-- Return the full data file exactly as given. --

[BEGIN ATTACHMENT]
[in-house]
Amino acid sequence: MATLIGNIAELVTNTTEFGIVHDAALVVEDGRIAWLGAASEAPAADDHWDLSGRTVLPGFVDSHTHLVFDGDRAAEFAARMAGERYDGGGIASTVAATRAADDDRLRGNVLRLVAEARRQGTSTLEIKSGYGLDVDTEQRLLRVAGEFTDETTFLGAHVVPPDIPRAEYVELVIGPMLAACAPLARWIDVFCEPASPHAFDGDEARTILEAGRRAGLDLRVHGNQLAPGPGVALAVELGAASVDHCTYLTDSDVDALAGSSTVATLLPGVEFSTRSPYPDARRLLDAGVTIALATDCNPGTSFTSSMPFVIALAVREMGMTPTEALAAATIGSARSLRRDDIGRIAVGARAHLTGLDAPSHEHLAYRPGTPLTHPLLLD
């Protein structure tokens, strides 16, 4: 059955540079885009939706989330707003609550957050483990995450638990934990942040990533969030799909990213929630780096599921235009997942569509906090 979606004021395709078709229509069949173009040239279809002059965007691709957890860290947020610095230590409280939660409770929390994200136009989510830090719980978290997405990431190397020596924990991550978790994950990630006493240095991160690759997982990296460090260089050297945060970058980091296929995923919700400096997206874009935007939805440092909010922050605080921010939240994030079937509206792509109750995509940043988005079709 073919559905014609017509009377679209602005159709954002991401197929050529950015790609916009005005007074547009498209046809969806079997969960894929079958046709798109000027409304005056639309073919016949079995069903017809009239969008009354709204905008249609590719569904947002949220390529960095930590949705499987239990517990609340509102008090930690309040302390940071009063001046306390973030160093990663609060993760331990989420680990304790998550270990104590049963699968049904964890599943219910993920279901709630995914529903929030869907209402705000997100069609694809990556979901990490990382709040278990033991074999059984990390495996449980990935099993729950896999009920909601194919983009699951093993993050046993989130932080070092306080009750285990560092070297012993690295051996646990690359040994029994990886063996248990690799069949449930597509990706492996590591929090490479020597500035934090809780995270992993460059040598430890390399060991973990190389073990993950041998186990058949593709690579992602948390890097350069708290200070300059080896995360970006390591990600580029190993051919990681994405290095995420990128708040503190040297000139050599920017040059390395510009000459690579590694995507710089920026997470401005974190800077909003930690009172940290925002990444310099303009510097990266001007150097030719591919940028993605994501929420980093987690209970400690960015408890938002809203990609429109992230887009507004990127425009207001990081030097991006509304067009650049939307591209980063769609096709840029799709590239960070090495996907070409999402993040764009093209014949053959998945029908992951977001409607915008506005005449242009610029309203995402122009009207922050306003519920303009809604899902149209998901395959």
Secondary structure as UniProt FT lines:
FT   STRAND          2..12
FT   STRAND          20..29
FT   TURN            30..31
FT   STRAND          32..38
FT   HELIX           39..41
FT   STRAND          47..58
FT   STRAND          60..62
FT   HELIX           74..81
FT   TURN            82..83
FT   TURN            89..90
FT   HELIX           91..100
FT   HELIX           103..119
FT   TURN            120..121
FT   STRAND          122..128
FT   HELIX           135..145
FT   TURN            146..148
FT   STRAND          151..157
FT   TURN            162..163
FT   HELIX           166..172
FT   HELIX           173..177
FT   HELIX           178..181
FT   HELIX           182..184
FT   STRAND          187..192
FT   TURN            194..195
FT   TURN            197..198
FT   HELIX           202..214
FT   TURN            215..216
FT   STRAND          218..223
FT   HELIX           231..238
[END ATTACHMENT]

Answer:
[in-house]
Amino acid sequence: MATLIGNIAELVTNTTEFGIVHDAALVVEDGRIAWLGAASEAPAADDHWDLSGRTVLPGFVDSHTHLVFDGDRAAEFAARMAGERYDGGGIASTVAATRAADDDRLRGNVLRLVAEARRQGTSTLEIKSGYGLDVDTEQRLLRVAGEFTDETTFLGAHVVPPDIPRAEYVELVIGPMLAACAPLARWIDVFCEPASPHAFDGDEARTILEAGRRAGLDLRVHGNQLAPGPGVALAVELGAASVDHCTYLTDSDVDALAGSSTVATLLPGVEFSTRSPYPDARRLLDAGVTIALATDCNPGTSFTSSMPFVIALAVREMGMTPTEALAAATIGSARSLRRDDIGRIAVGARAHLTGLDAPSHEHLAYRPGTPLTHPLLLD
């Protein structure tokens, strides 16, 4: 059955540079885009939706989330707003609550957050483990995450638990934990942040990533969030799909990213929630780096599921235009997942569509906090 979606004021395709078709229509069949173009040239279809002059965007691709957890860290947020610095230590409280939660409770929390994200136009989510830090719980978290997405990431190397020596924990991550978790994950990630006493240095991160690759997982990296460090260089050297945060970058980091296929995923919700400096997206874009935007939805440092909010922050605080921010939240994030079937509206792509109750995509940043988005079709 073919559905014609017509009377679209602005159709954002991401197929050529950015790609916009005005007074547009498209046809969806079997969960894929079958046709798109000027409304005056639309073919016949079995069903017809009239969008009354709204905008249609590719569904947002949220390529960095930590949705499987239990517990609340509102008090930690309040302390940071009063001046306390973030160093990663609060993760331990989420680990304790998550270990104590049963699968049904964890599943219910993920279901709630995914529903929030869907209402705000997100069609694809990556979901990490990382709040278990033991074999059984990390495996449980990935099993729950896999009920909601194919983009699951093993993050046993989130932080070092306080009750285990560092070297012993690295051996646990690359040994029994990886063996248990690799069949449930597509990706492996590591929090490479020597500035934090809780995270992993460059040598430890390399060991973990190389073990993950041998186990058949593709690579992602948390890097350069708290200070300059080896995360970006390591990600580029190993051919990681994405290095995420990128708040503190040297000139050599920017040059390395510009000459690579590694995507710089920026997470401005974190800077909003930690009172940290925002990444310099303009510097990266001007150097030719591919940028993605994501929420980093987690209970400690960015408890938002809203990609429109992230887009507004990127425009207001990081030097991006509304067009650049939307591209980063769609096709840029799709590239960070090495996907070409999402993040764009093209014949053959998945029908992951977001409607915008506005005449242009610029309203995402122009009207922050306003519920303009809604899902149209998901395959």
Secondary structure as UniProt FT lines:
FT   STRAND          2..12
FT   STRAND          20..29
FT   TURN            30..31
FT   STRAND          32..38
FT   HELIX           39..41
FT   STRAND          47..58
FT   STRAND          60..62
FT   HELIX           74..81
FT   TURN            82..83
FT   TURN            89..90
FT   HELIX           91..100
FT   HELIX           103..119
FT   TURN            120..121
FT   STRAND          122..128
FT   HELIX           135..145
FT   TURN            146..148
FT   STRAND          151..157
FT   TURN            162..163
FT   HELIX           166..172
FT   HELIX           173..177
FT   HELIX           178..181
FT   HELIX           182..184
FT   STRAND          187..192
FT   TURN            194..195
FT   TURN            197..198
FT   HELIX           202..214
FT   TURN            215..216
FT   STRAND          218..223
FT   HELIX           231..238